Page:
Large multivallate hillfort and long barrow on Willersey Hill 410m north-east of Farrcombe House.
Reasons for Designation
Large multivallate hillforts are defined as fortified enclosures of between 5ha and 85ha in area, located on hills and defined by two or more lines of concentric earthworks set at intervals of up to 15m. They date to the Iron Age period, most having been constructed and used between the sixth century BC and the mid-first century AD. They are generally regarded as centres of permanent occupation, defended in response to increasing warfare, a reflection of the power struggle between competing elites. Earthworks usually consist of a rampart and ditch, although some only have ramparts. Access to the interior is generally provided by two entrances although examples with one and more than two have been noted. These may comprise a single gap in the rampart, inturned or offset ramparts, oblique approaches, guardrooms or outworks. Internal features generally include evidence for intensive occupation, often in the form of oval or circular houses. These display variations in size and are often clustered, for example, along streets. Four- and six-post structures, interpreted as raised granaries, also occur widely while a few sites appear to contain evidence for temples. Other features associated with settlement include platforms, paved areas, pits, gullies, fence lines, hearths and ovens. Additional evidence, in the form of artefacts, suggests that industrial activity such as bronze- and iron-working as well as pottery manufacture occurred on many sites. Large multivallate hillforts are rare with around 50 examples recorded nationally. These occur mostly in two concentrations, in Wessex and the Welsh Marches, although scattered examples occur elsewhere. In view of the rarity of large multivallate hillforts and their importance in understanding the nature of social organisation within the Iron Age period, all examples with surviving archaeological potential are believed to be of national importance. Long barrows were constructed as earthen or drystone mounds with flanking ditches and acted as funerary monuments during the Early and Middle Neolithic periods (3400-2400 BC). They represent the burial places of Britain's early farming communities and, as such, are amongst the oldest field monuments surviving visibly in the present landscape. Where investigated, long barrows appear to have been used for communal burial, often with only parts of the human remains having been selected for interment. Certain sites provide evidence for several phases of funerary monument preceding the barrow and, consequently, it is probable that long barrows acted as important ritual sites for local communities over a considerable period of time. Some 500 examples of long barrows and long cairns, their counterparts in the uplands, are recorded nationally. As one of the few types of Neolithic structure to survive as earthworks, and due to their comparative rarity, their considerable age and their longevity as a monument type, all long barrows are considered to be nationally important. Despite some quarrying and landscaping the large multivallate hillfort and long barrow on Willersey Hill 410m north east of Farrcombe House survive comparatively well and will contain archaeological and environmental evidence relating to their construction, longevity, trade, agricultural practices, social organisation, territorial significance, domestic arrangements, the ritual and funerary practices associated with the long barrow and interrelationship between the two types of monument and their overall landscape context.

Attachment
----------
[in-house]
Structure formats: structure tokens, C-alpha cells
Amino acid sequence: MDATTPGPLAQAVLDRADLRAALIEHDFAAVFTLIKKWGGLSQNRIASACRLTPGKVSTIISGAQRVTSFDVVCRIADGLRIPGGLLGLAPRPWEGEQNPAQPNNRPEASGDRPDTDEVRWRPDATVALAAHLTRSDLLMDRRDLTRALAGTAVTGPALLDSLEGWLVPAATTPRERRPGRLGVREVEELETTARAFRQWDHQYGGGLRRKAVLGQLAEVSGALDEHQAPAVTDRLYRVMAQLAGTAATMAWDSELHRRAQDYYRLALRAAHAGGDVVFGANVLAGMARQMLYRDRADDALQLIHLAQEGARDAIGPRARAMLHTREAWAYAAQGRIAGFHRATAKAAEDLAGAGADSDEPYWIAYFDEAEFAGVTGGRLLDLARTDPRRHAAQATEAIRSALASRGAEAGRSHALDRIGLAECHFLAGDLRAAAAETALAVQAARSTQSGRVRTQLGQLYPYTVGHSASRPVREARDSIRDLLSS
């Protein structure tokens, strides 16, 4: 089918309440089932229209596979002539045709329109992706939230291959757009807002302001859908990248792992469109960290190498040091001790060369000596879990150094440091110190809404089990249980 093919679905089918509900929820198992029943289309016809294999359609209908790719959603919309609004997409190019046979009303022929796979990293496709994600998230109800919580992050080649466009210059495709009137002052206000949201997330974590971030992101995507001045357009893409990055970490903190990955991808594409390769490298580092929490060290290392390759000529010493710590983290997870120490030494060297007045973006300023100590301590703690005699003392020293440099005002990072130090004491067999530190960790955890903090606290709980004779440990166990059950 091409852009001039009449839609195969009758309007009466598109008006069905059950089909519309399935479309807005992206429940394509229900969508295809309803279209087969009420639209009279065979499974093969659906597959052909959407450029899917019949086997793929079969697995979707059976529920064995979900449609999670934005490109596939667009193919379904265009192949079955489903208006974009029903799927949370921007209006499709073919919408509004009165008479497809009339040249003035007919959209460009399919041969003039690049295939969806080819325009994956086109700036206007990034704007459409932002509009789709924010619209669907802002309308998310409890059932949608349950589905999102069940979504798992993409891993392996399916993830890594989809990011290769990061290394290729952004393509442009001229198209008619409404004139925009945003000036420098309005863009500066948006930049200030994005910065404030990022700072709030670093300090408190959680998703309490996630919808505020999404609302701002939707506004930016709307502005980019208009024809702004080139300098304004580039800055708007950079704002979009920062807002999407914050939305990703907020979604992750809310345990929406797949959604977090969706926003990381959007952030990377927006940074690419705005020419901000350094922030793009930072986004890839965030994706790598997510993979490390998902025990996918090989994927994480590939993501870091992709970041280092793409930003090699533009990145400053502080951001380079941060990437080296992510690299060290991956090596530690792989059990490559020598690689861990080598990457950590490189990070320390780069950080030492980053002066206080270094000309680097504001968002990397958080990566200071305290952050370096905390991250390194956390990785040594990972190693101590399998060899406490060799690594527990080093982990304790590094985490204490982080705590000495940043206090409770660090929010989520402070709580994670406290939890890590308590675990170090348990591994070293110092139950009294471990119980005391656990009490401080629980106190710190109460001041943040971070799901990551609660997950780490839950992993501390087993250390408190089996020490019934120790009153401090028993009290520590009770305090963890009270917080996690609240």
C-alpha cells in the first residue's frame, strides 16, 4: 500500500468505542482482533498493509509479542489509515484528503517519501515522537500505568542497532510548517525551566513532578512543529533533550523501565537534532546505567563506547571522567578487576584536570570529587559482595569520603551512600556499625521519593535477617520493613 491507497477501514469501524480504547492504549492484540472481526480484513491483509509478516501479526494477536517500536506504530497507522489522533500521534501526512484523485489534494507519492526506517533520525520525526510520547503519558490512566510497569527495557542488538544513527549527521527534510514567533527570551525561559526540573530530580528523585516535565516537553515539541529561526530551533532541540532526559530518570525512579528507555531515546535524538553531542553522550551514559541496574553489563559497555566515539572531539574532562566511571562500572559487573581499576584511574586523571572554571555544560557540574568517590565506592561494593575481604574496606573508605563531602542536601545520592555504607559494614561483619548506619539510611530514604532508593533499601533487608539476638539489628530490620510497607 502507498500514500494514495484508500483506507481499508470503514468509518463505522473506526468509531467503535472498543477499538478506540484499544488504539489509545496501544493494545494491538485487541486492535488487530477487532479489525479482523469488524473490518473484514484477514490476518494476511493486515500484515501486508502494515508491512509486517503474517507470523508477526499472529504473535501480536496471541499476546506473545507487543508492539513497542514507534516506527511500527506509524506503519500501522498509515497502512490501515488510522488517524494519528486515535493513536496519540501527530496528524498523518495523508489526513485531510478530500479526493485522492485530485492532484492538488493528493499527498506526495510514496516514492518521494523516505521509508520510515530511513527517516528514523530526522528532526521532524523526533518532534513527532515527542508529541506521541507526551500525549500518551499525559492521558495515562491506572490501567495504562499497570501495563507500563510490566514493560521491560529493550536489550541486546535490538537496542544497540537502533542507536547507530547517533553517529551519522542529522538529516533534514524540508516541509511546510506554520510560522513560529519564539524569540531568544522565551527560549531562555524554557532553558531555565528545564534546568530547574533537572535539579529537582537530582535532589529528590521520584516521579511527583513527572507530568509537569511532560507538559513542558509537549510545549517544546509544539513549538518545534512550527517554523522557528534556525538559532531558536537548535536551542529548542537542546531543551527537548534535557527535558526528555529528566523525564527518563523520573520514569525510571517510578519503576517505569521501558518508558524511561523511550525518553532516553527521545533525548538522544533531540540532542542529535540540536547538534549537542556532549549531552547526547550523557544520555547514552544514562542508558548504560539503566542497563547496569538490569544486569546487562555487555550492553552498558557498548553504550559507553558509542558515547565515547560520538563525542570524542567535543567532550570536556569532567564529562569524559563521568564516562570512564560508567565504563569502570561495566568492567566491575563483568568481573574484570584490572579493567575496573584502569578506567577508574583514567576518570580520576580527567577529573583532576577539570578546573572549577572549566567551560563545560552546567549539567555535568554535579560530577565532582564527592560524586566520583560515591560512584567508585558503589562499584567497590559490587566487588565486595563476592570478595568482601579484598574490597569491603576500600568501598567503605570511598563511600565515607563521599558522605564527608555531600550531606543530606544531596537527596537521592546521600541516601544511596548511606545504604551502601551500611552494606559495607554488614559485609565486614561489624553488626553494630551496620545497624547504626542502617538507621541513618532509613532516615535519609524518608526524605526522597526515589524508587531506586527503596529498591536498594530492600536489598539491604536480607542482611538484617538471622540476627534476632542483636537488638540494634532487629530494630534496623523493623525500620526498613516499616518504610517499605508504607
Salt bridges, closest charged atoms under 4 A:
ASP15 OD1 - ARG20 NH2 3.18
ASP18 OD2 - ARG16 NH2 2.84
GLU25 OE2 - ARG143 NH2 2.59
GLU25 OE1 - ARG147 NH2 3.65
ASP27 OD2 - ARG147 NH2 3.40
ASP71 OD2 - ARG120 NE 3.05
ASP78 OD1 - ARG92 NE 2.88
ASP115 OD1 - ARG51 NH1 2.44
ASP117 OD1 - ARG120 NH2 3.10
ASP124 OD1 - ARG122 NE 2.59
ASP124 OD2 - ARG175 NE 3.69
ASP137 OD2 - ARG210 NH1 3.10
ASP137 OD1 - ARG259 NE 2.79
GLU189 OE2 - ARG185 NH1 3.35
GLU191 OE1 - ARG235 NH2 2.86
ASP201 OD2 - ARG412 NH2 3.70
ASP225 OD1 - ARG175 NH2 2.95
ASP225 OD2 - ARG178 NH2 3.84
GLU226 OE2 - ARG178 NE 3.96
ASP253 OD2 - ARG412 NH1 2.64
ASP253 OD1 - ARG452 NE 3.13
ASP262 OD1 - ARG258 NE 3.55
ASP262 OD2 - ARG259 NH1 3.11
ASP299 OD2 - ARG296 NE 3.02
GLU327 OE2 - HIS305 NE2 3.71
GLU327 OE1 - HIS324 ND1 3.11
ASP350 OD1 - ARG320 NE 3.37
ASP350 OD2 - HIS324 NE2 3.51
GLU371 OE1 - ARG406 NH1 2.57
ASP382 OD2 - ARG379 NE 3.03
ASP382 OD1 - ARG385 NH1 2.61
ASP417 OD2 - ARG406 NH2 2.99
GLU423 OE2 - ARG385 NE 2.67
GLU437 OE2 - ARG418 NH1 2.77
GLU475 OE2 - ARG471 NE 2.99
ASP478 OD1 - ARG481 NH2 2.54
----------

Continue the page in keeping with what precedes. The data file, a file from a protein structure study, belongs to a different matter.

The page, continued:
This record was the subject of a minor enhancement on 1 June 2015. This record has been generated from an "old county number" (OCN) scheduling record. These are monuments that were not reviewed under the Monuments Protection Programme and are some of our oldest designation records.
This monument includes a large multivallate hillfort and a long barrow situated on the summit and upper north facing slopes of a prominent plateau which forms part of the Cotswold Escarpment overlooking several tributaries to the Broadway Brook. The hillfort survives differentially as earthworks throughout the circuit but is basically formed by a double rampart bank with medial ditch which in places are upstanding earthworks whilst elsewhere they survive as entirely buried features giving the appearance of single banks, scarps and combinations of such features on all except the south side where only the inner bank is preserved. It encloses an area of approximately 32ha. The interior has been disturbed by landscaping for a golf course and quarrying. Excavations for the construction of a hotel in 1978 outside the ramparts located the skeletons of an adult male and child and one on the golf course in 1987 found a boundary ditch measuring up to 3.3m wide and 1.3m deep. Within the hillfort is a long barrow which survives as a rectangular mound measuring approximately 42m long, 12m wide and 0.7m high the side ditches are preserved as entirely buried features. Partial excavations in 1884 produced the internal stone walling of previously disturbed chambers, human and animal bones, pottery and flint flakes. A Roman road lies immediately to the east of the hillfort (Ryknild Street) and the hillfort straddles the more recent county boundary of Gloucestershire and Worcestershire.